A CurtainUp Review
The Skin of Our Teeth
By Elyse Sommer
As Nicholas Martin rescued Camino Real from its secondary place in Tennessee Williams' oeuvre, so director Darko Tresnjak has caught everything that is fine about Wilder's 1942 tragicomedy. The interruption of a play to address the audience, while no longer a theatrical novelty, seems fresher and more apt in this play than many another.
Whether you've seen Skin before or come to it for the first time, you'll find it as timely as anything being written. Nor will you have difficulty relating post World War II plagues and disasters like AIDS, global warming, the upheavals in Eastern Europe to further painful lessons for what Wilder called the "as yet unwritten fourth act" to the Antrobus family's struggle to not only survive the Ice Age, floods, famine and war but to sustain the spirit to do so.
American audiences have generally responded more enthusiastically to Our Town than The Skin Of Our Teeth (though both plays, as well as the novel The Bridge of San Luis Rey won Pulitzer Prizes). But director Darko Tresnjak, like many Europeans, loves Skin. His passion is not only evident throughout this highly original and unflaggingly lively production but irresistibly catching.
Mr. Tresnjak is as inventive as Mr. Antrobus (whose inventions for making life worth living include the wheel, the alphabet -- and beer) and his wife (whose contributions to the good life include deep frying and the apron). His directorial inventions begin with the curtain, a scrim bearing images of the galaxy with the earth at its center which at the beginning of each act becomes a shadow play slide show accompanying a News of the World broadcast bringing us up to date on past and current events. (the director previously used this technique to excellent effect in his production of Rosencrantz & Guildenstern Are Dead, linked below).
Accustomed to the grandeur and large casts of operas, Tresnjak comfortably steers his main players and the large ensemble through the three main events and adds a whole Noah's Arc cast of enchanting puppets. An elephant and dinosaur shiver in the Antrobus Excelsior, New Jersey home during the Ice Age scene. In the second act, set in Atlantic City, we have bits of dancing worthy of a Broadway musical, and more puppets -- a dancing Mr. Peanuts and pairs of whales, giraffes, birds (don't ask, there's almost more than the eye can take in). Most importantly, the director and his players, capture the Fellini mood of this scene, with all the signs of further disasters evident amid mad gaiety.
The insertion of local allusions that are par for the course with many WTF comedies, actually work rather well with the script's final play-interruptus during which the stage manager explains that non-acting members of the company will have to take over for actors stricken by food poisoning (with Rocha ad libbing that it was probably from something bought at Mazzeo's, a local food market).
All the actors skillfully navigate the absurdist events . One can easily recognize any number of politicians in Bill Smitrovich's Mr. Antrobus. The key women, as Les Gutman pointed out in his review of the Papp Public Theatre's Central Park production (linked below) not only play competitive roles but tend to compete for top acting honors. In this case, excellent as Kristine Nielson is as Mrs. Antrobus (her "save the family" speech as the new First Lady of the Ancient and Honourable Order of Mammals, Subdivision Humans is priceless), top honors go to Kali Rocha. I've seen and admired this young actress in numerous other roles, but her Sabina is a career-making coup-de-theater. Marian Seldes, one of the most renowned members of the cast, has a grand time with the minor part of the fortune teller. Her tendency to go over the top is a good fit with this part. Emily Bergl and Thomas Sadoski are okay if not outstanding, she as the Antrobus daughter and he as the son marked by the violent gene of Eve's evil son Cain.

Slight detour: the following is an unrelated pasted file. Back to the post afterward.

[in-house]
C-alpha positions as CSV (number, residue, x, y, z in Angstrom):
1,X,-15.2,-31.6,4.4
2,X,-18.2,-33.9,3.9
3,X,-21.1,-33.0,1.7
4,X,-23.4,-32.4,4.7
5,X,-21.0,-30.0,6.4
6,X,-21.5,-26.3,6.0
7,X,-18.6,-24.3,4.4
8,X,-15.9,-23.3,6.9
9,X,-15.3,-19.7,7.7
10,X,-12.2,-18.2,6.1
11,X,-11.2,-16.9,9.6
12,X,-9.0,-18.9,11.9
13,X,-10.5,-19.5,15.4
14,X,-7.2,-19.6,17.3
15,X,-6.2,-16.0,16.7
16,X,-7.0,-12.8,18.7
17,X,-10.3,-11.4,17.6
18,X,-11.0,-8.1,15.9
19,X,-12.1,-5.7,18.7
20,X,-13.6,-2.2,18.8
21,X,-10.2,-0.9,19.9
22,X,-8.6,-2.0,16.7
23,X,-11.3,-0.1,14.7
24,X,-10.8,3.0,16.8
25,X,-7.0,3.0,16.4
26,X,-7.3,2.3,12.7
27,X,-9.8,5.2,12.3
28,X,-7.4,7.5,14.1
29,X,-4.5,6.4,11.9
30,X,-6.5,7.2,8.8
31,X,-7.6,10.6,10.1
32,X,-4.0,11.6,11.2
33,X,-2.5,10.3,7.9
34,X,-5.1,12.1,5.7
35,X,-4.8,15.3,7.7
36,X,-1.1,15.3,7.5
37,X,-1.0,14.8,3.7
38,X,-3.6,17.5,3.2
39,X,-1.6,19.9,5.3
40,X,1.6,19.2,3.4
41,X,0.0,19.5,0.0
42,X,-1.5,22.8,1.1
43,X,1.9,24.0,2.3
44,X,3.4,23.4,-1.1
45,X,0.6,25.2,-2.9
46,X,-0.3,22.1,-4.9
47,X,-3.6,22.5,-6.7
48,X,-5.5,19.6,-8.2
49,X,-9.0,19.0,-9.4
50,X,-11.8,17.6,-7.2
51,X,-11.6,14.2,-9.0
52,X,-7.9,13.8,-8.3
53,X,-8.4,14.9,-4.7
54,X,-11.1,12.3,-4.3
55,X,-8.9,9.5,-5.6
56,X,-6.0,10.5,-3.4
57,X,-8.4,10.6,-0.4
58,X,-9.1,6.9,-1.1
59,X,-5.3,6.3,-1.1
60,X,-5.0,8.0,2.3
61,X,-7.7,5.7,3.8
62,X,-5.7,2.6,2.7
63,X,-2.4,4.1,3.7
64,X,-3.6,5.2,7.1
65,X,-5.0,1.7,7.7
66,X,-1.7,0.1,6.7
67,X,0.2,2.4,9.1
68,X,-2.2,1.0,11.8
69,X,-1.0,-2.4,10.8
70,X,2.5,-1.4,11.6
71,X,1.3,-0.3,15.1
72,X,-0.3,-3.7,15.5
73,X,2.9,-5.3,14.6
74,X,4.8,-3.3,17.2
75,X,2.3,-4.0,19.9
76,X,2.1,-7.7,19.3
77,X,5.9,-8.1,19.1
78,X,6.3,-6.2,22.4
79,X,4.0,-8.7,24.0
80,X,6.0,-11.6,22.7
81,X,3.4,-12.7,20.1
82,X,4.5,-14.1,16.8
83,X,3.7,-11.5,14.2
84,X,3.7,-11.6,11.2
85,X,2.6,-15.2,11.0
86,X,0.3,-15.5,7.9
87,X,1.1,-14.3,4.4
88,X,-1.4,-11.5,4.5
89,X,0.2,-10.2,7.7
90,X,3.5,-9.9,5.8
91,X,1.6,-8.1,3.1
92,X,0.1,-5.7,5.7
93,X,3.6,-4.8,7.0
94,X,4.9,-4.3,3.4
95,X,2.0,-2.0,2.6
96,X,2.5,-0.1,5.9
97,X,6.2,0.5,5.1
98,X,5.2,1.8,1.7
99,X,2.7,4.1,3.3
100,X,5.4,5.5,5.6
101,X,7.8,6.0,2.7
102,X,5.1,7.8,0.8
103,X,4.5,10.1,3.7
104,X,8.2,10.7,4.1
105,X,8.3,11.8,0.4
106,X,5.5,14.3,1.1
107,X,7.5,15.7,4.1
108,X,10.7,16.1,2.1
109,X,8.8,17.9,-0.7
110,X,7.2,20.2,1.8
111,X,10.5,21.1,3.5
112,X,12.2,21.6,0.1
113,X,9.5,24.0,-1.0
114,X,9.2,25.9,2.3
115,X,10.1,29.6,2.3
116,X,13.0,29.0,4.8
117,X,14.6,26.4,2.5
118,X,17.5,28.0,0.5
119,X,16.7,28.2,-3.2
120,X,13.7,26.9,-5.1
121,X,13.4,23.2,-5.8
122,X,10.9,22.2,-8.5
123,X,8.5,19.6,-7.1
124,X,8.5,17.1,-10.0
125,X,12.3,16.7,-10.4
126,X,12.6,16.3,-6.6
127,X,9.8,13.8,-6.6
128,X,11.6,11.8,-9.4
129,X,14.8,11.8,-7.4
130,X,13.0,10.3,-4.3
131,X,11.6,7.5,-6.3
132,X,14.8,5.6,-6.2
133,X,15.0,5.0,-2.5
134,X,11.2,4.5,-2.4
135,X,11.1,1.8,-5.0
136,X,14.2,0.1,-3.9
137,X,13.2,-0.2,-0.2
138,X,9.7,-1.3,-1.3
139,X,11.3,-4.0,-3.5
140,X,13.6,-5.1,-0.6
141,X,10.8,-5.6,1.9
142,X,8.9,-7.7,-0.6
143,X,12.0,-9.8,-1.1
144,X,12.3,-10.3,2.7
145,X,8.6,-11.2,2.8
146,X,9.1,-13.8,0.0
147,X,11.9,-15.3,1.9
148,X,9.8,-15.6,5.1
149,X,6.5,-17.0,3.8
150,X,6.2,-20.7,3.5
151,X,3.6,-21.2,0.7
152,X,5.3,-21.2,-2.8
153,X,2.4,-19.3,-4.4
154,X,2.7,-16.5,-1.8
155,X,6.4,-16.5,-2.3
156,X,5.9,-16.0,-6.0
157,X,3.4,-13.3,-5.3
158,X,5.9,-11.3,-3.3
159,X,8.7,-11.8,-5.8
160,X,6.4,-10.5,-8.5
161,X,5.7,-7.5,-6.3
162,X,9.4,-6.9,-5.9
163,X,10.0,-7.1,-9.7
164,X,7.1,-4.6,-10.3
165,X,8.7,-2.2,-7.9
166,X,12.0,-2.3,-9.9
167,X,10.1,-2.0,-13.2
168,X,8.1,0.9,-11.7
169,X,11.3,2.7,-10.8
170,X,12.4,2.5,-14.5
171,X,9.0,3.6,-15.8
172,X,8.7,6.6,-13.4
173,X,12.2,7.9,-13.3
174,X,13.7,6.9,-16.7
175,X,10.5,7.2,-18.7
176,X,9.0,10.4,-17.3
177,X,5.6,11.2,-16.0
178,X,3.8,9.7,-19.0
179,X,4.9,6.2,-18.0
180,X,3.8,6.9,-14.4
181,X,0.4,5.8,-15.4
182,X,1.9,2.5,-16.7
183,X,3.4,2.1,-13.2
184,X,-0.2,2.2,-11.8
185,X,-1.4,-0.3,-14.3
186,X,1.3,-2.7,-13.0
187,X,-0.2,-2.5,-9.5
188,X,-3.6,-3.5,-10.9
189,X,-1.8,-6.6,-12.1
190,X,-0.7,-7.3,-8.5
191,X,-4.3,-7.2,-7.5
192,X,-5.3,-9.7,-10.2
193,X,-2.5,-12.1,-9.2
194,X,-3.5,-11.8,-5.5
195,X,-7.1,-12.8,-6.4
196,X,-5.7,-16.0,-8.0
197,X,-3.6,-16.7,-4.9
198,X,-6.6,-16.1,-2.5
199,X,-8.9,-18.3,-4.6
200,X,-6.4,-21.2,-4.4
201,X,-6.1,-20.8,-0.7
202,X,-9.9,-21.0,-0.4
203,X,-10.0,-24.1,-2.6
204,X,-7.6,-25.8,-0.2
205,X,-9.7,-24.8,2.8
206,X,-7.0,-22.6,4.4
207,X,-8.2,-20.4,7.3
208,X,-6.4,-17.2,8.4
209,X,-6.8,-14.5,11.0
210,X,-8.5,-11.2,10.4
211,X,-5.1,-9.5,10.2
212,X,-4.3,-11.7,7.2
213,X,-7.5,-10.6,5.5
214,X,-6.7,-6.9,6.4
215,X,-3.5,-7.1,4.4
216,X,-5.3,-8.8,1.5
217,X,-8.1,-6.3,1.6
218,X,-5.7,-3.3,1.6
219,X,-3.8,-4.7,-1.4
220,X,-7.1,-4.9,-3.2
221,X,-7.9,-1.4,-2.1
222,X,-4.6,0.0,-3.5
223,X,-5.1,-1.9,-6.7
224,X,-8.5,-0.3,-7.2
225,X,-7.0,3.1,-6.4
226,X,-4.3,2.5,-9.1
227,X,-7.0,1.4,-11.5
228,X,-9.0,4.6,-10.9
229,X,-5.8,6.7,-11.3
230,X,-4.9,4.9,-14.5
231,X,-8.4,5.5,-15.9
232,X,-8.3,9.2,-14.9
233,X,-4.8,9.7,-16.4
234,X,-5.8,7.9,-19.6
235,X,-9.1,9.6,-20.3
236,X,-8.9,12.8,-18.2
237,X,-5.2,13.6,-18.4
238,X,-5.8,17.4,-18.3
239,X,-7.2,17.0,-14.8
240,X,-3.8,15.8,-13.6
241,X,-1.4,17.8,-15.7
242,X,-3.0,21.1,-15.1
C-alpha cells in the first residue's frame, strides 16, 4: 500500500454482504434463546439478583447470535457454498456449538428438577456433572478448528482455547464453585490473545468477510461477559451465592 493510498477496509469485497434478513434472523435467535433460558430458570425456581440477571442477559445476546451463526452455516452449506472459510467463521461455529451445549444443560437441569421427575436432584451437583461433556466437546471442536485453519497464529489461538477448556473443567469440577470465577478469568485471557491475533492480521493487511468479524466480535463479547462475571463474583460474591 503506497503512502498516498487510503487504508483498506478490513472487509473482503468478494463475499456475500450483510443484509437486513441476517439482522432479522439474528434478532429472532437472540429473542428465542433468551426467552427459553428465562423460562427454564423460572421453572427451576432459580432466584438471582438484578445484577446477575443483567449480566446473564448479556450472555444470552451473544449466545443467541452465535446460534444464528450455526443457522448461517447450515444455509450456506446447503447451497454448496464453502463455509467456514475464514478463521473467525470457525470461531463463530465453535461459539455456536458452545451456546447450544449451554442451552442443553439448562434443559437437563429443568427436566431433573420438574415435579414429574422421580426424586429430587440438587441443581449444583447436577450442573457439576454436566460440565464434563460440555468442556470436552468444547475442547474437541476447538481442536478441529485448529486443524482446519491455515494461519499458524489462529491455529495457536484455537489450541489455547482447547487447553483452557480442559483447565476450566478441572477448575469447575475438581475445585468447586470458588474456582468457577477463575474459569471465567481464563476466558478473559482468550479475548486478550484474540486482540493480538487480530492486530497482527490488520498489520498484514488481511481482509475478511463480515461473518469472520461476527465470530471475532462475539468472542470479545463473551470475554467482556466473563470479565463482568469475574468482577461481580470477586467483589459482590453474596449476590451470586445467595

The spoiler in the previously referred to production reviewed by Les Gutman, was the set. Happily, this is far from the case here. David P. Gordon has done splendid work -- from that lively scrim, to the inside-outside view of the Excelsior home to the razzle dazzle Atlantic City scene. Rui Rita's lighting, Kurt Kellenberger's sound design and Linda Cho's strikingly on the mark costumes round out the superior production values.
To sum up, this Skin of Our Teeth is as funny as it is tragic, as hopeful as it is gloomy. Like Mr. Antrobus, when he's reunited with his books after the war, it's a play that will leave you feeling "We've come a long way. We've learned. We're learning." And to quote his motto of the new year, "Enjoy Yourselves" -- go see it.
Consumer Tips: If you have kids aged twelve or older, by all means bring them along. The almost three hour kaleidoscope of the Antrobus family's saga of survival through history's epic disasters will fly by and yet leave a lasting impression. It's a fine introduction to entertaining, meaningful theater. Leave time, to also visit the new exhibit at the Williams College Museum (a short walk from the theater). "The Last Takeout: Paperworks by William B. Schade" is not only magical in its own right but almost works as a companion piece to Wilder's play. Using handmade paper, Schade has constructed 170 objects based on the story of Noah (renamed "Noha" by the artist) and painted them with glittering gold gilt finishes. The human and animal characters have the same whimsical spirit as Mr. Tresnjak's puppets. There's also an amazing fully set dinner table.
LINKS TO MORE WILDER AT CurtainUp
Skin of Our Teeth -- outdoors
Over and Over -- musical based on the play
Wilder's The Matchmaker
For Curtainup's review of Mr. Tresnjak's previous WTF directing coup, Rosencrantz & Guildenstern Are Dead,go here.